We've addressed a set of issues that you faced working with mixed C# and F# code bases, ensuring that F# code is exposed correctly in C# projects.

Rider now enables code folding in the editor. Pretty much any multi-line expression/statement can now be folded or unfolded.

We've also implemented the Comment with Block Comment action, which comments out the current selection with (* and *).

Looking up the documentation never hurts when writing code, and Rider now displays XML doc comments in a tooltip when hovering over documented code.

When you debug, Rider now supports evaluating expressions on hover, allowing us to inspect a variable from within the editor.

Bettere code highlighting in Unity shaders

Unity development

For game developers, we added support for debugging different Unity processes. You can now create a Mono Remote configuration to remotely debug standalone games, such as those running on an Android device. The IDE and debugger now also support working with modularized UnityEngine dll's.

In other notable Unity support news, we've significantly improved our ShaderLab parser, which results in better code highlighting in .cginc files and injected Cg fragments in .shader files. As an additional nice touch, Rider now highlights color values in ShaderLab files, and if you press Alt+Enter, you can modify the color using a color palette picker.

Generating Unity code is now easier, with file templates for new MonoBehaviour scripts, shaders and tests. Additionally, code completion and generation of event functions are now available in recent versions of Unity.

For mode details on Unity updates, see Rider blog.

JavaScript code arrangement settings in Rider

Better JavaScript and TypeScript support

Courtesy of a newer version of bundled WebStorm, Rider 2017.2 now offers richer support for JavaScript and TypeScript:

  • When you hover over an object while holding Ctrl, the inferred type for the object is displayed in a tooltip.
  • Reworked JavaScript code style settings allow configuring how to order members of a class, such as constructors, fields and methods. To apply these settings, use the Code | Rearrange Code command.
  • When using CSS modules and importing them into a JavaScript file, Rider provides code completion and navigation support for class names in that module.
  • Rider now detects tsconfig.json and takes it into account when analyzing TypeScript files.
  • Code completion and navigation for Angular Material attributes is now available.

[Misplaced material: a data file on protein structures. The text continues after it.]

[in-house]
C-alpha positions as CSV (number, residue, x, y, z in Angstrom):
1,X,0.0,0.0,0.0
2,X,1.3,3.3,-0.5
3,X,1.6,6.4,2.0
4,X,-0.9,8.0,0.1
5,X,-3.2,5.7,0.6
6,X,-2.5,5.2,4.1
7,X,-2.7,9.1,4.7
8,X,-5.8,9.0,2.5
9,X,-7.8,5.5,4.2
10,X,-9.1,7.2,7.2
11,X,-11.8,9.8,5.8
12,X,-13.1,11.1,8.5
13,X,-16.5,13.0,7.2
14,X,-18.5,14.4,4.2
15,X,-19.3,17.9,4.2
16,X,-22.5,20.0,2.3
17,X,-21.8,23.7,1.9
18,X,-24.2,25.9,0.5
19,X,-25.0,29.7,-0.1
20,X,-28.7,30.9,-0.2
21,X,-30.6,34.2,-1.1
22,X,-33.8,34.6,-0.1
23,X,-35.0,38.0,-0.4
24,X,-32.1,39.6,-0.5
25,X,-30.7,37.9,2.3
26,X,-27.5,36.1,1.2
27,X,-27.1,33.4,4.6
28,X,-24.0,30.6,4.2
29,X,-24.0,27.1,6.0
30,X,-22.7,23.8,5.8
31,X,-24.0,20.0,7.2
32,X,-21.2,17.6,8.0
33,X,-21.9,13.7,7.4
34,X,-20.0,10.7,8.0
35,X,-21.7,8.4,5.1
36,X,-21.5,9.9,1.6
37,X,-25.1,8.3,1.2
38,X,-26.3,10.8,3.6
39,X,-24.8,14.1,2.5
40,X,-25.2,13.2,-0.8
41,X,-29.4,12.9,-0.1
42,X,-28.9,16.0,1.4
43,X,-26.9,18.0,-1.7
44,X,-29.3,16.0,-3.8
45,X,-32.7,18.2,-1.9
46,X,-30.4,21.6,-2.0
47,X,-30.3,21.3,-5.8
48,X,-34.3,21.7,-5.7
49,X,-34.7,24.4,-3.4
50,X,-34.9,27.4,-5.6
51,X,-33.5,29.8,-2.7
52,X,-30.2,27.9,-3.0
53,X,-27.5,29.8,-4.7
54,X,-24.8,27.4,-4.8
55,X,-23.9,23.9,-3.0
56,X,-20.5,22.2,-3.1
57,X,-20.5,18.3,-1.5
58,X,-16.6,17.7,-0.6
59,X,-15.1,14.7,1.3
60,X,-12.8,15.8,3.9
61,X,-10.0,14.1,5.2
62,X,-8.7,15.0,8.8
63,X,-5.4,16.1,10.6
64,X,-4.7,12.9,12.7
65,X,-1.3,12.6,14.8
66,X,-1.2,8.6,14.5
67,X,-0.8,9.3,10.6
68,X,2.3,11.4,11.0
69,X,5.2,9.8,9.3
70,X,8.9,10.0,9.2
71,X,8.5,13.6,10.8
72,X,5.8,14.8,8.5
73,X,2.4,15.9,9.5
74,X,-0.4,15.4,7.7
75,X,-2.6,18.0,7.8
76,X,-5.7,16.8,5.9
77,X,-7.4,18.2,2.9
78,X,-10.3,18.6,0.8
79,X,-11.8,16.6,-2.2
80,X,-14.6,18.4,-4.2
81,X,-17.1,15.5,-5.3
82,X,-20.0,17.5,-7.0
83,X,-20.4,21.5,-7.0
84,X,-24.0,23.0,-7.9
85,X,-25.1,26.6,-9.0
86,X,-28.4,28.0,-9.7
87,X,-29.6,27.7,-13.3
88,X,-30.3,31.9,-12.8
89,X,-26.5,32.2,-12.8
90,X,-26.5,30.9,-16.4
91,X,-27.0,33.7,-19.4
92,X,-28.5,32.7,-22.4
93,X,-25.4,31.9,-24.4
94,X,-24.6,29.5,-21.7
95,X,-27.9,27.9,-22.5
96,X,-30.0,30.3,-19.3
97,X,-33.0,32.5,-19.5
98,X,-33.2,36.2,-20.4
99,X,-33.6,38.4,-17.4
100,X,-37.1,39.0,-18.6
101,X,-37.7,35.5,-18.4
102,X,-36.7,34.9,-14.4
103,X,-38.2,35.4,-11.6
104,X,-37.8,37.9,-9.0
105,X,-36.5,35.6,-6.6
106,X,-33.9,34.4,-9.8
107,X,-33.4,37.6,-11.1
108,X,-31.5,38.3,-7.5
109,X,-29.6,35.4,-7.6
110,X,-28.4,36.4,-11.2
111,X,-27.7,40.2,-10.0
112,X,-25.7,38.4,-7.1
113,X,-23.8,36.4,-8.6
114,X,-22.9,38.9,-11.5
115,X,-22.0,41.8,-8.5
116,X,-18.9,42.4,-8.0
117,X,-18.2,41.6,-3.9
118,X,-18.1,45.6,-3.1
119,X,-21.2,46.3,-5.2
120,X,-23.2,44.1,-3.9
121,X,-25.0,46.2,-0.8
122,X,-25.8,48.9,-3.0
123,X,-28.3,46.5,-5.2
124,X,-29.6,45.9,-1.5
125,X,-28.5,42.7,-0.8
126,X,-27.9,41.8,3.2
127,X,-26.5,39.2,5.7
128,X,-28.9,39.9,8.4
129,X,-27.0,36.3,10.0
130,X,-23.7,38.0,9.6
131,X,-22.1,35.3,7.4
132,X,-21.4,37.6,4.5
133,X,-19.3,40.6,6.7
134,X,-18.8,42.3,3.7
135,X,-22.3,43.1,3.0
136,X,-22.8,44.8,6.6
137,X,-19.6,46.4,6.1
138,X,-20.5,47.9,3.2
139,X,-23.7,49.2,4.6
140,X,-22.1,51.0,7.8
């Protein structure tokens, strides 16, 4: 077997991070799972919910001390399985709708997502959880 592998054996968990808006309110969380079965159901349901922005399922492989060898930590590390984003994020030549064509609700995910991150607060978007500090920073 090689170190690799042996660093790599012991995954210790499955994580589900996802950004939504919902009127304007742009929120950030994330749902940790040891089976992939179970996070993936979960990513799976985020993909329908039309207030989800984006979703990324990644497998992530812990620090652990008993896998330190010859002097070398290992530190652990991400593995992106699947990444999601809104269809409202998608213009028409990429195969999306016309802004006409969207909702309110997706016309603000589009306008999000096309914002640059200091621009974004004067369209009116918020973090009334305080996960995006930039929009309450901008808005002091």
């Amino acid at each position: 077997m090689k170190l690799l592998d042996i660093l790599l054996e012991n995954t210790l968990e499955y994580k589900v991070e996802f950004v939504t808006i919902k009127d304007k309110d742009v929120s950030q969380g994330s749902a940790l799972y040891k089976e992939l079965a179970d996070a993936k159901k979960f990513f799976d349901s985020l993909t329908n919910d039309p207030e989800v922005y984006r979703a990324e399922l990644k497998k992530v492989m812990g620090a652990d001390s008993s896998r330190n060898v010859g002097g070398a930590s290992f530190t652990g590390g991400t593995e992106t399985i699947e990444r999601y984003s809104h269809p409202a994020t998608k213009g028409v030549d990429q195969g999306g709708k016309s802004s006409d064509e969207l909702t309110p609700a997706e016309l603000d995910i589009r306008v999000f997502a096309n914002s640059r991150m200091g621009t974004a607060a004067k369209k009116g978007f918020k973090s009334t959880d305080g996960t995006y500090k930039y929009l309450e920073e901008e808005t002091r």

• When using webpack, Rider better understands complex configurations and properly resolves paths in import statements and import suggestions.
Reword a local Git commit

Version control improvements

When you work with Git, Rider now lets you revert and reword local commits. To do this, use the context menu under the Log tab in the Version Control tool window.

From the settings under Version Control | Commit Dialog, you can now customize commit message rules and inspections. Do you put a blank line between the subject and the body? Should the maximum length of a commit message be defined? You can set these and similar rules. In addition, Rider provides quick-fixes for these rules, and reformatting code can also be done inside the commit message.

Make code changes directly from search results

Make changes from search results

In Rider 2017.2, we improved the way you work with results of a textual search using Find in Path (Ctrl+Shift+F).

Search results from the same lines are now merged together. Also, the Preview pane now has a left-hand gutter that displays line numbers, navigation icons, context actions and local change markers. This makes it easy to make small changes directly from a search!

Unit test framework settings

More unit testing improvements

There's more than MSTest support in terms of unit testing in this release. Here's a few more highlights:

  • NUnit tests are now supported for full .NET Framework, .NET Core 2.0, and .NET Core 1.1.
  • All unit test providers now have their own settings pages where framework-specific settings can be tweaked. In addition, it's possible to disable frameworks that are not in use.
  • We've also made performance improvements for solutions that contain large test sets, as well as tests that produce a lot of output (including word wrap).
NuGet tool window in vertical layout

NuGet updates

A number of updates went into Rider's NuGet client. We're now using NuGet 4.3 under the hood, which brings full support for SemVer2 and .NET Core 2.0. Rider adds support for wildcard versions in package references, too.

When referencing packages that are not targeting .NET Core 2.0 (but are known to work with it), the AssetTargetFallback property can be used to define "fallback" target frameworks for project's dependencies. By default, .NET Core 2.0 projects will have this property set to net461, meaning that any NuGet package that is compatible with .NET Framework 4.6.1 or higher can be used without additional configuration. Rider now also includes initial support for this.

You can now install CLI tools packages right from within the NuGet client, without manually editing the .csproj file. For example, this is useful with Entity Framework Core's database migration commands from Microsoft.EntityFrameworkCore.Tools.DotNet.

We made some UI changes as well: for example, you can now toggle position of the package details pane, which is useful if you prefer to keep the NuGet tool window vertically oriented. And when possible, package icons will be rendered in high DPI making everything look more crisp.

Descriptions of base members in the Generate dialog

Even more changes

Here's a short list of other notable changes in this Rider release:

  • More and better code completion suggestions in CSS, JavaScript, TypeScript, .config, .csproj and XML files.
  • Improved Multi-line completion: for instance, import completion in C# is now available when you invoke code completion with multiple text carets set.
  • When generating code, such as overriding or missing members, Rider now shows descriptions of base members that are being overridden or implemented.
  • Import and export of all global settings is available, including both settings coming from ReSharper and the IntelliJ platform.
  • Solution-wide analysis (SWEA) is automatically paused during NuGet restore when running it doesn't make a lot of sense.